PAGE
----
The Organisation for Economic Co-operation and Development and the government of the United States will hold an international conference to assess the impact on the environment of organisms that have been modified by modern genetic engineering ("living modified organisms" LMOs). OECD Secretary-General Donald Johnston and the Conference Chairman, Rita Colwell, Director of the US National Science Foundation, will welcome some 300 experts in environmental assessment from governments, academia, industry, environmental groups and intergovernmental organisations.
Answers will be sought to the following questions:
What are the current trends and future prospects for applications of LMOs?
What are the potential benefits and risks?
What are the current scientific data, information and hypotheses underlying
the assessment of LMOs in the environment?
What are the particular issues with respect to the environmental assessment
of transgenic crops? What are the similarities/differences between
environmental assessments conducted on transgenic crops and other types of
What future work on scientific environmental assessment is necessary?
The conference will promote a dialogue between developed and developing countries in order to identify unique assessment needs and experiences of different countries and regions. The emphasis will be on transgenic crops because these are the most common applications at the current time. However, other applications will also be considered, such as the use of transgenic trees in forestry, fish in aquaculture, and organisms used in bioremediation. Complete conference details, including speakers, topics, and the agenda, are available on the web at: http://www.oecd.org/ehs/raleigh/ A report of the meeting will be posted on this site following the conference. For further information, journalists are invited to contact Helen Fisher, OECD Media Relations Division (tel. 33 1 45 24 80 97 or mailto:firstname.lastname@example.org).
From: Muhunthan Rajaratnam
Subject: GMFs and the Ban Issue in Sri Lanka
Sri Lanka Government has banned the importation of GM foods.In Sri Lanka the Food Advisory Committee, which recommended the ban on GMFs coming under the Ministry of Health, eventhough there is one separate Ministry for Foods.The Food Advisory Committee is almost dominated and represented soley by Medical Professionals.They look only at those mysterious Health Risks involving GM.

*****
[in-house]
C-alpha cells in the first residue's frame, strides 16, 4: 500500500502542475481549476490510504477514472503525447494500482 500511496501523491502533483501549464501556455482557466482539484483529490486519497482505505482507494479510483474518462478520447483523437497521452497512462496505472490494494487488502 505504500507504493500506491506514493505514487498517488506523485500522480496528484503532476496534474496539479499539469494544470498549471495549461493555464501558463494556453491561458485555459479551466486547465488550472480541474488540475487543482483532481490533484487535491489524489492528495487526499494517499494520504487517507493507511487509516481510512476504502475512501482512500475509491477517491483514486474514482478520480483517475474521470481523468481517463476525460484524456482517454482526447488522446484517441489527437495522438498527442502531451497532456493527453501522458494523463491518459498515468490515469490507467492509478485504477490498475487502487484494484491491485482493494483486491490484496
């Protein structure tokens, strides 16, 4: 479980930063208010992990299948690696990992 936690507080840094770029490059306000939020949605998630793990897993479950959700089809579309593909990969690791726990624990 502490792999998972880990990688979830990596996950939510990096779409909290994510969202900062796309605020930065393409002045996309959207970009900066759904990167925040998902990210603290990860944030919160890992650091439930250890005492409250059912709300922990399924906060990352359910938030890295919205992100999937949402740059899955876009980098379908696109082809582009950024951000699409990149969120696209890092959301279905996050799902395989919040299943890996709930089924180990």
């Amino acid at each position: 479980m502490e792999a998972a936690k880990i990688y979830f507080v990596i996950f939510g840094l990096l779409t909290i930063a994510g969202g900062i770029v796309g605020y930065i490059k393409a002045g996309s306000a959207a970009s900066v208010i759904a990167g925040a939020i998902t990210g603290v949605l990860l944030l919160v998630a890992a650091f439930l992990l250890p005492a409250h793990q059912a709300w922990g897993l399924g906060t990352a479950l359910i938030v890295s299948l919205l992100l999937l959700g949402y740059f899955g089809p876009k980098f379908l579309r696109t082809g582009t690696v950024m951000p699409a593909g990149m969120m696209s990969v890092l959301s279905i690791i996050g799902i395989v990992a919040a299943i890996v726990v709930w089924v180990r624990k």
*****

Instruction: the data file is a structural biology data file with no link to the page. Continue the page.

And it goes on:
If the Food Advisory Committee to be efficient, it should comprise Food Technologists,Biotechnologists, Molecular Biologists, Agriculturalists, Microbiologists, Economists,Environmentalists and Medical Professionals. The Sri Lanka Government has issued the ban order without any laboratory facilities to test the foods,whether they are GM or not.It has requested the importers to produce certificate from an accredited laboratory or competent Government Authority.What will happen if an importer bring in a GM food with a forge certificate stating it not GM.
Following the Sri Lanka Government ban order, several Debates and Seminars have been organised by various institutions.On July 20, 2001 Biotechnology Students of the Postgraduate Institute of Agriculture, University of Peradeniya, organized a debate on the theme of " Debate on Genetically Modified Organisms -their Advantages and Concerns".The debate was well attended by scientists, researchers, professors,lecturers and postgraduate students from various institutions.
Interestingly at the end of the debate questionnaires were distributed among the participants. Some important information collected from them are:
1. Will GMOs be a threat to human health? Yes-36% No-47% Undecided-18%
2. Can GMOs help in solving our agriculture problems? Yes-65% No-23% Undecided-12%
3. Should we (a) Ban all GMOs-17% (b) Use them freely-3% (c) Ban some (e.g.-food) -80%
4. Should we undertake research in genetic engineering? Yes-97% Undecided-3%
5. Should GM products be labeled? Yes 97% Undecided-3%
6. Should government invest more in GM research? Yes-67% No-17% Undecided-15%
7. Should we wait and see? Yes 8% No-92%
Scientists should take these points into account when they consider ban in Sri Lanka.
- Sincerely, R.Muhunthan, Postgrad Inst of Agric, Univ of Peradeniya, Sri Lanka.
Monsanto Works In Developing World To Expand Biotech's Reach
- David Scott, Associated Press, 20 Oct 2001
ST. LOUIS (AP) - In the debate about the use of biotechnology in agriculture, the name "Monsanto Co." usually isn't far from mention.
Pioneers in the burgeoning industry, scientists at the St. Louis-based company spent decades developing techniques allowing the genetic modification of plants, including American cash crop stables like corn and soybeans. Such modifications allow the plants to withstand sprayings of the company's Roundup herbicide, or protect themselves against certain insects. The results, witnessed in the lab or field, are impressive and have convinced tens of thousands of farmers to embrace the technology. "Roundup Ready" soybeans account for 68 percent of those grown in the United States, and seeds containing Monsanto biotechnology traits were planted on 103 million acres in 2000.
But despite the success of the company's products here, reaction oversees has been markedly different - especially in Europe, where there remains a moratorium on the approval of any new genetically modified crops. The critics in the U.S., while often not as vocal as those in Europe, are no less dedicated. More than 1,000 gathered outside a large biotech conference in San Diego earlier this summer, focused on what they felt were potential health hazards in bioengineered foods and a lack of research on their safety.
Monsanto concedes it was blinded by its own enthusiasm for its technology and products.